The impact of NaCl reduction and replacement by CaCl2 : CaCO3 (50:50) on dough and bread characteristics is addressed in this study. Three recipes of white bread were formulated with different percentage of NaCl substitution; all doughs had 1.8 g of total salts added per 100 g flour weight basis. Comparison was performed against control bread containing 1.8 g of NaCl per 100 g flour weight basis. Alveograph and farinograph results indicated that addition of calcium decreased dough extensibility, stretchability and stability time, keeping strong flour characteristics. Calcium salts increased hardness of upper crust and decreased hardness of lower crust. An increase of calcium salts promoted lighter crumb and crust color. Descriptive sensory analysis indicated that 16 out of 25 traits showed significant differences between control and recipes. Principal component analysis using variables such as texture, color and sensory traits indicated that breads produced with 50% NaCl substitution were comparable with the control.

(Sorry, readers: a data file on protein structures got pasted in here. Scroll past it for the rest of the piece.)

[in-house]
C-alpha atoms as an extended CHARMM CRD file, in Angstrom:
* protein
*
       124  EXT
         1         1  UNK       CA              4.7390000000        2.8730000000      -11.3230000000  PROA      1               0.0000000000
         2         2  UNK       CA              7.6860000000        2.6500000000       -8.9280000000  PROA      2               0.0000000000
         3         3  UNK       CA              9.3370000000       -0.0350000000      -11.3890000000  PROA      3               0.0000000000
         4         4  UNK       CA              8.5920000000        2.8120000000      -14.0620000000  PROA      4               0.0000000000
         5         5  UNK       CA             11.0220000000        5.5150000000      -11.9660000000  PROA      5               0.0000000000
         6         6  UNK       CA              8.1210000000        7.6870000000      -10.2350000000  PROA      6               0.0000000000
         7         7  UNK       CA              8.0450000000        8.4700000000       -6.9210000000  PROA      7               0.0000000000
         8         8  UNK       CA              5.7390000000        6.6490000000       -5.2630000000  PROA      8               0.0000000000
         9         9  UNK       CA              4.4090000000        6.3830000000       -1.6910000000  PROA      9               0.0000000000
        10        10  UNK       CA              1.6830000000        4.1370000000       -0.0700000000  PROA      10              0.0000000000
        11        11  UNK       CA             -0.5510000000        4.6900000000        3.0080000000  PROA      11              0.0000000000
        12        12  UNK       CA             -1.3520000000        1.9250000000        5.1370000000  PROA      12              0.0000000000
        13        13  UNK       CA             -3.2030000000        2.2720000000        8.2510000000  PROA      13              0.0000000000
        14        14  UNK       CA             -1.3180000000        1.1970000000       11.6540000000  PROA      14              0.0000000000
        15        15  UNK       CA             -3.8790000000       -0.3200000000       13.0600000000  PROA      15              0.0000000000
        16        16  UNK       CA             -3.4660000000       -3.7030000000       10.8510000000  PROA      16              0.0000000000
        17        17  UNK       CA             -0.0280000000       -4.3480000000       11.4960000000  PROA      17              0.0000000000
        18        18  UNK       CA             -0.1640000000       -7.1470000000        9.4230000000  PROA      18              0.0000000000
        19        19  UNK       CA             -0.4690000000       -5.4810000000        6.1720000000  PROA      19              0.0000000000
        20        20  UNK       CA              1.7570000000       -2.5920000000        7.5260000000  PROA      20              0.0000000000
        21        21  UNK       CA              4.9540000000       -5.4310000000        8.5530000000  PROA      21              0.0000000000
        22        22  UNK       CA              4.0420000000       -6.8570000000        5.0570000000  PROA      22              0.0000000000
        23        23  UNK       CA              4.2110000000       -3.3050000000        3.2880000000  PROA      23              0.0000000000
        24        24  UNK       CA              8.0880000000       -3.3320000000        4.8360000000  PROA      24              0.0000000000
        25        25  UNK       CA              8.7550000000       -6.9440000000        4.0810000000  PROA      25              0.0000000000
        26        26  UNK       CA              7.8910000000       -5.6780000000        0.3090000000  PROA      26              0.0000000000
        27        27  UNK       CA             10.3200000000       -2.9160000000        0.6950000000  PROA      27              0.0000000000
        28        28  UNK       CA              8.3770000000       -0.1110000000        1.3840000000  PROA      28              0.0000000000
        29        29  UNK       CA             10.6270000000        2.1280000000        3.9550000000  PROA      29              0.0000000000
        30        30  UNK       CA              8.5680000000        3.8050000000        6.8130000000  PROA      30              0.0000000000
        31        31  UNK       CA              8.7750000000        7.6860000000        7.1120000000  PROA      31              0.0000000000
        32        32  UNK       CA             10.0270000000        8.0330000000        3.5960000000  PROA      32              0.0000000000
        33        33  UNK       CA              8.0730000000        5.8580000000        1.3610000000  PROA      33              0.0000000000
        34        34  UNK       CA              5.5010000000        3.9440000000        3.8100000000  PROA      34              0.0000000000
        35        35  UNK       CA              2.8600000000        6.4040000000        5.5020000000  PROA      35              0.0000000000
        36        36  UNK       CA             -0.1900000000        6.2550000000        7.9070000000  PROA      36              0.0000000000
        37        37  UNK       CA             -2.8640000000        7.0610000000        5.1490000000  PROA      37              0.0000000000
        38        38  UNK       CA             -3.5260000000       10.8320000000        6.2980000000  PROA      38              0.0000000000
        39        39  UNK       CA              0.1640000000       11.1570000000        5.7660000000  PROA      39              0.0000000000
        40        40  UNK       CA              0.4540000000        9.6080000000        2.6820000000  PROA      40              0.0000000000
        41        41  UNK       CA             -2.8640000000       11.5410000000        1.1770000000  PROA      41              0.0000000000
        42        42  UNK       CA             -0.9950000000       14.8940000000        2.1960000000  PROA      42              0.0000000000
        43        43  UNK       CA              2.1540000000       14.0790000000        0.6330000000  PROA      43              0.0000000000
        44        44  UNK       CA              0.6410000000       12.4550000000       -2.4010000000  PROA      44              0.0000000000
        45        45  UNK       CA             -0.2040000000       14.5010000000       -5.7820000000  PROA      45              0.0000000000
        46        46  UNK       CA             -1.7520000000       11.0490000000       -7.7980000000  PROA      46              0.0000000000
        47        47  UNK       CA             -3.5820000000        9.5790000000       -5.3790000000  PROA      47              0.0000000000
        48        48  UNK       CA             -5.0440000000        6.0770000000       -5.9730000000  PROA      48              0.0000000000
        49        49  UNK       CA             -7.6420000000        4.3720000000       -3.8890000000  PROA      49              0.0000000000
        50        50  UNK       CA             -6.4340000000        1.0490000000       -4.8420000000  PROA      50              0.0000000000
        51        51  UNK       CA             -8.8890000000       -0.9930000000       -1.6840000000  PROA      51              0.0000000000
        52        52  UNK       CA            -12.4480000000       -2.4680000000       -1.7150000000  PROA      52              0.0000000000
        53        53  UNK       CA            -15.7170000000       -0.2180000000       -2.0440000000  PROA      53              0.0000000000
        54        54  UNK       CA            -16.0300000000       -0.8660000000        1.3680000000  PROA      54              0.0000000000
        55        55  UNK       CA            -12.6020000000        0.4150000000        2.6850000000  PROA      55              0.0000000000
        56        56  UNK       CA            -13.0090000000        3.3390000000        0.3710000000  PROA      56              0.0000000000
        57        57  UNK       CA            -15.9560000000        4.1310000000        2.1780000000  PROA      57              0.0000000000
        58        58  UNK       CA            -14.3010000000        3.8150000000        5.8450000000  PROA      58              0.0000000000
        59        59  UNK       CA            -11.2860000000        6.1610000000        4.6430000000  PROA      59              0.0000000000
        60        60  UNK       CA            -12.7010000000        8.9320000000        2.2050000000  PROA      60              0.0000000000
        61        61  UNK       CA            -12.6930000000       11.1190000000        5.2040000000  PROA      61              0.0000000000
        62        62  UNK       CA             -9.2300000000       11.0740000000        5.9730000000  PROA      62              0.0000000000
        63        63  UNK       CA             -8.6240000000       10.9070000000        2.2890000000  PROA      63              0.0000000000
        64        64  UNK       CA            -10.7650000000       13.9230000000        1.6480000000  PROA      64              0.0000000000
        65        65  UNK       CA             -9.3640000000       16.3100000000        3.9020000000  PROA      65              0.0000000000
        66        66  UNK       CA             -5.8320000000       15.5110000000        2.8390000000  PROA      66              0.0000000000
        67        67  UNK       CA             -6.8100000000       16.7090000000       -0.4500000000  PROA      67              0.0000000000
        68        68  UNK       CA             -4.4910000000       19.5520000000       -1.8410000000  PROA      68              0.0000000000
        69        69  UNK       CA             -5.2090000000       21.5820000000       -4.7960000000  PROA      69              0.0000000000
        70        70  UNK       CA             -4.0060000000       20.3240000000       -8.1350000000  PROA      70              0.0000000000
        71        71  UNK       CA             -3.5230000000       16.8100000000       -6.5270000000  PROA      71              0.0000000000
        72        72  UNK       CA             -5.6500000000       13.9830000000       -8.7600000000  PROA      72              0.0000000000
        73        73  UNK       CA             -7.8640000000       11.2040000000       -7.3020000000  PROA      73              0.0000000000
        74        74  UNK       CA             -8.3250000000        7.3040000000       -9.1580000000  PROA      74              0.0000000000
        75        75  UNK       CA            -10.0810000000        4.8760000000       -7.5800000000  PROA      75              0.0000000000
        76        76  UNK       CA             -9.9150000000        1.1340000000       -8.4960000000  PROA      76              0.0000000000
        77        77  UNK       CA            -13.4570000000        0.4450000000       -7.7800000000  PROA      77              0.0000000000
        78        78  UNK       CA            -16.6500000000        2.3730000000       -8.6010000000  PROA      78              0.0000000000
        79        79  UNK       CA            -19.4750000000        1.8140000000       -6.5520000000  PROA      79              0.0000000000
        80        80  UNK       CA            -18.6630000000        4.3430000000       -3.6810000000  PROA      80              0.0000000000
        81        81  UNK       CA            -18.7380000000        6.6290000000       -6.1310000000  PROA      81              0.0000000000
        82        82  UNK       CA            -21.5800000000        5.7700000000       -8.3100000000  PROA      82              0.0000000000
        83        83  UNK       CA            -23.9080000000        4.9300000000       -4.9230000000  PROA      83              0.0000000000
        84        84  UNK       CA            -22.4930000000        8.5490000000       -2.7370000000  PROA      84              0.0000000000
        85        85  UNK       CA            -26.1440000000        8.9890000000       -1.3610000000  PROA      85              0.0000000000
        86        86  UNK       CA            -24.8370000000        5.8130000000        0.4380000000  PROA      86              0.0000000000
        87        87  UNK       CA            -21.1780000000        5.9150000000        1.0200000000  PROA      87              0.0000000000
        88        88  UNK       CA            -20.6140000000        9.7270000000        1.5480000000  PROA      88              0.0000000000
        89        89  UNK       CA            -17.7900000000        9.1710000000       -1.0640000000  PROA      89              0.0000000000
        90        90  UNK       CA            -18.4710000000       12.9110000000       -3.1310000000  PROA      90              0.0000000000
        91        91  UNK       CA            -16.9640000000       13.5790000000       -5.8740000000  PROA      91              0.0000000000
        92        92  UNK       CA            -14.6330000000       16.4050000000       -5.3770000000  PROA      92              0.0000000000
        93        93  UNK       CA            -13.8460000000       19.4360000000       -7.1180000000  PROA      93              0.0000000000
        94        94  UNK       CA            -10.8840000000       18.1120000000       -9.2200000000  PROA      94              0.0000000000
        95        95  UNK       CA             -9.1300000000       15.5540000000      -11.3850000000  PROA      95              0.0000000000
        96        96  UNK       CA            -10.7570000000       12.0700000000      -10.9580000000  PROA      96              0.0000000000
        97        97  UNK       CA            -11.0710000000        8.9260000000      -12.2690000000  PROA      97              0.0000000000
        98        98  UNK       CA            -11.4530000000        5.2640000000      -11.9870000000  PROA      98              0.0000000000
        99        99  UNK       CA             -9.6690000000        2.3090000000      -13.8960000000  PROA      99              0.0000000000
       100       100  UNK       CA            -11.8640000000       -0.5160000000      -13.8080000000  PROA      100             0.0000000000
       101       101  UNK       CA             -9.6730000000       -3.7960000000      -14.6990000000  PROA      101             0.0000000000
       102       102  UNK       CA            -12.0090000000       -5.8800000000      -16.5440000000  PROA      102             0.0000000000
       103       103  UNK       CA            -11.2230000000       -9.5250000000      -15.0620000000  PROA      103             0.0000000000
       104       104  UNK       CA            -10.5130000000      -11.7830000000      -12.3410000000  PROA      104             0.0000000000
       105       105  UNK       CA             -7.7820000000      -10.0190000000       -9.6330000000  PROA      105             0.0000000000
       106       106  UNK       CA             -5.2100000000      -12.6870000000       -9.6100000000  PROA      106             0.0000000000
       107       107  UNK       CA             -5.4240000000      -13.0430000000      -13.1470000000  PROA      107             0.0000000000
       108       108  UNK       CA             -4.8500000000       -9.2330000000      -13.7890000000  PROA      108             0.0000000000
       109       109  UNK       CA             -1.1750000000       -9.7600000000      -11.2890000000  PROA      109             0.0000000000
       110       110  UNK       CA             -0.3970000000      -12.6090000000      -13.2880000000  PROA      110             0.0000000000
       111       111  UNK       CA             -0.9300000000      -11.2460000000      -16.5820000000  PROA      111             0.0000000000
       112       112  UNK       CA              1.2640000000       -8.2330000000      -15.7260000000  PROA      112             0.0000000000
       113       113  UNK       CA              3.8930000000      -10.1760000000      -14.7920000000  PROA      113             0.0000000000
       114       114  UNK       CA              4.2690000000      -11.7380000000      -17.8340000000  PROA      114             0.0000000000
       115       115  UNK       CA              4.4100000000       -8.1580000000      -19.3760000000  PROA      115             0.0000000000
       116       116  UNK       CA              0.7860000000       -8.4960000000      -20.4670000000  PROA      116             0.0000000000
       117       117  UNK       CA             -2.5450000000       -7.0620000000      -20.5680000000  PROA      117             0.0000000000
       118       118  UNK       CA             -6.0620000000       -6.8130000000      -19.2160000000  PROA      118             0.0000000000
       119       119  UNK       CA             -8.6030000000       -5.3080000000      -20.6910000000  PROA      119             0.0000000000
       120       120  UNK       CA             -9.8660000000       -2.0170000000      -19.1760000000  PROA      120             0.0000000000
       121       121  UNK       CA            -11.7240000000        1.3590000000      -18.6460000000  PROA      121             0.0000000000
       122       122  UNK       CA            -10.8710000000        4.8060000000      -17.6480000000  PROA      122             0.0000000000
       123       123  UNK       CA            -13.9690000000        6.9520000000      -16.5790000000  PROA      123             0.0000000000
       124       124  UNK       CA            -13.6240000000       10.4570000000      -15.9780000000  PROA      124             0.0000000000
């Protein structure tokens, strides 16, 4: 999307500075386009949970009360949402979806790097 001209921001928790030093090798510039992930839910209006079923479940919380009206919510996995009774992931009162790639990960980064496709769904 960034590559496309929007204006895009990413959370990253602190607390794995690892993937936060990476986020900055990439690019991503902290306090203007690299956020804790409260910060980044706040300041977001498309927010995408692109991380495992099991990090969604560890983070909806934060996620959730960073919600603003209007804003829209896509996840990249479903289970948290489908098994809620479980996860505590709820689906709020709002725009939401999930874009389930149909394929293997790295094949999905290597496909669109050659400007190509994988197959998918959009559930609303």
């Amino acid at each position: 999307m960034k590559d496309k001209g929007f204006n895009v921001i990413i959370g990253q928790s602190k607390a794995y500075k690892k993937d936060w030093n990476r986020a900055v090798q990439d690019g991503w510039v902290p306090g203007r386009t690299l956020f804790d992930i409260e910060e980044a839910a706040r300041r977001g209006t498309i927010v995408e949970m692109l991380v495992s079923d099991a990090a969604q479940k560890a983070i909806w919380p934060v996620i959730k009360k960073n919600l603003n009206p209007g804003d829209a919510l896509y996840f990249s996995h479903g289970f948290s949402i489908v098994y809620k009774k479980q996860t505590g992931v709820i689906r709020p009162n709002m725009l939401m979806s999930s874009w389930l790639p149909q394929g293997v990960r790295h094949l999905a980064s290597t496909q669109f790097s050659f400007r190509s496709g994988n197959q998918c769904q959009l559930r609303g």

The current interest in promoting a healthy diet encourages the design of foods that prevent diseases and cover specific nutritional requirements. Thus, reduction of salt intake and the fortification with beneficial minerals such as calcium is pertinent, as bread constitutes an important source of salt intake and its calcium contribution is low. The results show that it is possible to maintain the organoleptic characteristics and acceptability of the bread with reduced sodium content and 50% replacement by calcium salts. Estimating bread serving of 50 g, the calcium-fortified bread with 50% sodium reduction could cover 13.5 and 17.6% of the calcium recommended daily intake for schoolchildren and adults with added beneficial effect on health, due to salt reduction. The purposed change in the sodium–calcium content has a dual beneficial effect on the health of the population, prevents problems related to high salt intake and helps to resolve calcium deficiency.